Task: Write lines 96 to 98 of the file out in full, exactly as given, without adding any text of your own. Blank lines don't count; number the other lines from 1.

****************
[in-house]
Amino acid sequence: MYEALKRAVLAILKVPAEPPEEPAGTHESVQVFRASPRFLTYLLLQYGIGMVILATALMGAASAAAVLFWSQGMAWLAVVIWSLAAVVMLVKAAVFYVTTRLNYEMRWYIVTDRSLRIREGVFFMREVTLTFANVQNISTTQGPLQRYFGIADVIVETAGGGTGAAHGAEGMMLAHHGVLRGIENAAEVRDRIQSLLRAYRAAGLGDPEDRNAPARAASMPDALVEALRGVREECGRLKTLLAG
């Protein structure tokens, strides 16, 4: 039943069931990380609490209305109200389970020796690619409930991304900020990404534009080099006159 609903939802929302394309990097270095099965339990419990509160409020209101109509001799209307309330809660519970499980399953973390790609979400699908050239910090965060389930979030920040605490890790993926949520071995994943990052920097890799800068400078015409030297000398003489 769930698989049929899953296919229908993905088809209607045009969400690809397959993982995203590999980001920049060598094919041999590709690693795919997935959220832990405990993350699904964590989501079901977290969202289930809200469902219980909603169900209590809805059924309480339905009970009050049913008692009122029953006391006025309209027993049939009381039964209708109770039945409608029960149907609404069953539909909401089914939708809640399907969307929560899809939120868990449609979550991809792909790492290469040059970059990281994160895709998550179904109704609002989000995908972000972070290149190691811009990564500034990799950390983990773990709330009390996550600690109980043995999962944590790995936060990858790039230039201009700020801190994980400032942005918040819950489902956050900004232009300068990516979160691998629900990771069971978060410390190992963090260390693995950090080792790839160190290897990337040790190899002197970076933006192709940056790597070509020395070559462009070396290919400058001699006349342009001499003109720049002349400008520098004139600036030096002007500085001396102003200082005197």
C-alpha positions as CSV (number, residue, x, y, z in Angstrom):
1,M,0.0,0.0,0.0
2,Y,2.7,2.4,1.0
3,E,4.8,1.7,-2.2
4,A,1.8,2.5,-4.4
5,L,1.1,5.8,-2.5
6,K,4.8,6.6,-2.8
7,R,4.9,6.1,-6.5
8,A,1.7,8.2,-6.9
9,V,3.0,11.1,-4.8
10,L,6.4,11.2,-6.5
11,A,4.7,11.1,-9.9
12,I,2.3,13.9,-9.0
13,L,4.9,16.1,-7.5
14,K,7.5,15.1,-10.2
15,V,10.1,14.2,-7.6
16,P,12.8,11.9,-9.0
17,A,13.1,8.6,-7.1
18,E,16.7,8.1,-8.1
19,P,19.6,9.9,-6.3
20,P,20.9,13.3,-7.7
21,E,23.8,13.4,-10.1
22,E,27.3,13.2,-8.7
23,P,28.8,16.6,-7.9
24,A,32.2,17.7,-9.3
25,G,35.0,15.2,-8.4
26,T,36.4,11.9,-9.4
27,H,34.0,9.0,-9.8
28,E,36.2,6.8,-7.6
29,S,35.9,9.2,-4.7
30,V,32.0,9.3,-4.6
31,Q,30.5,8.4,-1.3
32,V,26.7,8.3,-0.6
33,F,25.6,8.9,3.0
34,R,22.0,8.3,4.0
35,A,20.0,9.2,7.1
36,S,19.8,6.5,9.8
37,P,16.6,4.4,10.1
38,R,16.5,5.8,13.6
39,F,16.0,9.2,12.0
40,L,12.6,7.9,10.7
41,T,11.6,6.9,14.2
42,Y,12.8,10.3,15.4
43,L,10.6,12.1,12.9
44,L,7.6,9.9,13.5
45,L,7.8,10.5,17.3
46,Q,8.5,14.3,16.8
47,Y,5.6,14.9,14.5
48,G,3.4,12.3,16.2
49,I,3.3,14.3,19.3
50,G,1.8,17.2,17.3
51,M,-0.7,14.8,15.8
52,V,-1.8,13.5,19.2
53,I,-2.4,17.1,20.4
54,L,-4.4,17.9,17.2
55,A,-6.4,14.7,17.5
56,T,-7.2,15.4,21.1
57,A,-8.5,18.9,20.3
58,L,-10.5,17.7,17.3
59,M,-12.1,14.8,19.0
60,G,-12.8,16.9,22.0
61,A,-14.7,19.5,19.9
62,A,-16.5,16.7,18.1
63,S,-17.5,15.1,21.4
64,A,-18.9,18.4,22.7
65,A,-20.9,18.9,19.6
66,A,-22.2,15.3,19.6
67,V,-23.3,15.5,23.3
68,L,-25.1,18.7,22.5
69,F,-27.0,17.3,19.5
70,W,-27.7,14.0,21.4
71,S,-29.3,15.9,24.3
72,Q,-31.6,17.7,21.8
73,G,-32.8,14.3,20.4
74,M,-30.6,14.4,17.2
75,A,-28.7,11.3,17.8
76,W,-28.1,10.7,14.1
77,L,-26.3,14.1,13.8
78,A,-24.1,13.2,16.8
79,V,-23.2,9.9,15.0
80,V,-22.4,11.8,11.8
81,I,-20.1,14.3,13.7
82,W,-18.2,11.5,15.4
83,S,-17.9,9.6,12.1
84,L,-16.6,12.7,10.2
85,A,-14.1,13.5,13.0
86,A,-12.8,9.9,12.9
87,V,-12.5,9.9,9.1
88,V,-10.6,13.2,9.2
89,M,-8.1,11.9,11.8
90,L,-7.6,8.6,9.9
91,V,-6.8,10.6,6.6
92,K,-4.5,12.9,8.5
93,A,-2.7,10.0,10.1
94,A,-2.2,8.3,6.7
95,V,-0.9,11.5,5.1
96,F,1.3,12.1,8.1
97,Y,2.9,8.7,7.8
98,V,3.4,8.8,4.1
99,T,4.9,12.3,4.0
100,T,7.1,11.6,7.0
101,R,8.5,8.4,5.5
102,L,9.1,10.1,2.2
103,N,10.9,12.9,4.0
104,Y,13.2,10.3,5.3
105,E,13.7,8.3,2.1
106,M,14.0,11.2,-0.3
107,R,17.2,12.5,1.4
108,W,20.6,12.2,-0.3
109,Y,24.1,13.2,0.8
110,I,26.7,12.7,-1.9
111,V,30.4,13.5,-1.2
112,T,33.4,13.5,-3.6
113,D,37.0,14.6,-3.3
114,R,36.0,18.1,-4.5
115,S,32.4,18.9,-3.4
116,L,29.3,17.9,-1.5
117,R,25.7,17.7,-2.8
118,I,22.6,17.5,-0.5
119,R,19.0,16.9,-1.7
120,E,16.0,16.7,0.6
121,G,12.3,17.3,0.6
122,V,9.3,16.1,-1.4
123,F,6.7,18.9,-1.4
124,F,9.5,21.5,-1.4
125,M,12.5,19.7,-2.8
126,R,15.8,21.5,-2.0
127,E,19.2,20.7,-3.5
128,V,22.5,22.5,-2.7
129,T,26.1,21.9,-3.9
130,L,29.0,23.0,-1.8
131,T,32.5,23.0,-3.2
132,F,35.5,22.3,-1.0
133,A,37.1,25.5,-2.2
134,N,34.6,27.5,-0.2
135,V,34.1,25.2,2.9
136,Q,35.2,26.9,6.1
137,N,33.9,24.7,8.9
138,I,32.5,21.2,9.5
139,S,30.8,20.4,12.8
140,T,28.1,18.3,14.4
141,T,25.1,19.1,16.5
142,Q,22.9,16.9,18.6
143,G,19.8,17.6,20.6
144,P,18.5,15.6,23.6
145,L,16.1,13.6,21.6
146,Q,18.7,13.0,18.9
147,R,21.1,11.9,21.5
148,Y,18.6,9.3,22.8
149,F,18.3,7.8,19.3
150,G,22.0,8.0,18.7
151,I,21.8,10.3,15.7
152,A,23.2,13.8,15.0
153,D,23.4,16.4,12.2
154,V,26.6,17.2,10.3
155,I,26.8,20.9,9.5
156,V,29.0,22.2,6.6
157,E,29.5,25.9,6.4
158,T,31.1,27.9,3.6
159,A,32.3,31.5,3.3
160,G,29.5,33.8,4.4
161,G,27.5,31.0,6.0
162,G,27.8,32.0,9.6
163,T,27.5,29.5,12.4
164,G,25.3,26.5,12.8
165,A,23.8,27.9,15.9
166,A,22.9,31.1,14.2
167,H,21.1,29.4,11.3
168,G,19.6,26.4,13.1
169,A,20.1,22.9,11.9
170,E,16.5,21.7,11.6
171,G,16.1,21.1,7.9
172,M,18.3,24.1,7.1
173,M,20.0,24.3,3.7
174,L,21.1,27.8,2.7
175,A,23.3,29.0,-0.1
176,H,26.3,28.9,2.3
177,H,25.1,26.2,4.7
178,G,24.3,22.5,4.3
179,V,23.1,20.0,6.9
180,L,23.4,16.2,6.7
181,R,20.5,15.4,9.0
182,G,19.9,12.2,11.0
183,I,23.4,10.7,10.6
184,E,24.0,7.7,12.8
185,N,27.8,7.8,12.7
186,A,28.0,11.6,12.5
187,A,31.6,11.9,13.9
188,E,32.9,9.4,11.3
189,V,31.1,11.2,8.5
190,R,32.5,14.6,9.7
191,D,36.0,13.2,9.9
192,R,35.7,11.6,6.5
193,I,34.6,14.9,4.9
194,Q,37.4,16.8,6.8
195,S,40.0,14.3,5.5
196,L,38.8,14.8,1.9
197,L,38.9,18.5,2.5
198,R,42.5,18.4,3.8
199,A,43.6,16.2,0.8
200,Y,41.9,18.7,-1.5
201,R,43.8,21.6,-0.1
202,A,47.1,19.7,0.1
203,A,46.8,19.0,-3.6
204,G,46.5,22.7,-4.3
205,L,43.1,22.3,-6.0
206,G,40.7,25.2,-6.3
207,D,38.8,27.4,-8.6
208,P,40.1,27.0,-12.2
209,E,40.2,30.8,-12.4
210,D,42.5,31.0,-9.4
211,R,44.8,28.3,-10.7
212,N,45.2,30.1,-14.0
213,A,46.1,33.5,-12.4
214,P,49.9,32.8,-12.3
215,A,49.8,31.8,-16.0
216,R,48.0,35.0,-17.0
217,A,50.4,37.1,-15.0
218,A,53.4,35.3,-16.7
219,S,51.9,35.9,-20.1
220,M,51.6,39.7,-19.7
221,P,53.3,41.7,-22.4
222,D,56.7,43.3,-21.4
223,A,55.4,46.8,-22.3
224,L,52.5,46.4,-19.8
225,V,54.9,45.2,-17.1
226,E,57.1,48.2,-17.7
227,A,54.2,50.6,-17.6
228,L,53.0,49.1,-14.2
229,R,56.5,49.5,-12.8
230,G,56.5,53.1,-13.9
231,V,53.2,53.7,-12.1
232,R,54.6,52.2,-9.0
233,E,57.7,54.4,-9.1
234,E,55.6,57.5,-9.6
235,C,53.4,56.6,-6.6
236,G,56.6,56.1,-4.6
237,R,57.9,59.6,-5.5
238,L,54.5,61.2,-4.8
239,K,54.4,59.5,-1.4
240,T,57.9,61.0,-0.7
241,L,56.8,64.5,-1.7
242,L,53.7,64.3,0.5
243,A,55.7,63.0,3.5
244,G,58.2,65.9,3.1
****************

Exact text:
92,K,-4.5,12.9,8.5
93,A,-2.7,10.0,10.1
94,A,-2.2,8.3,6.7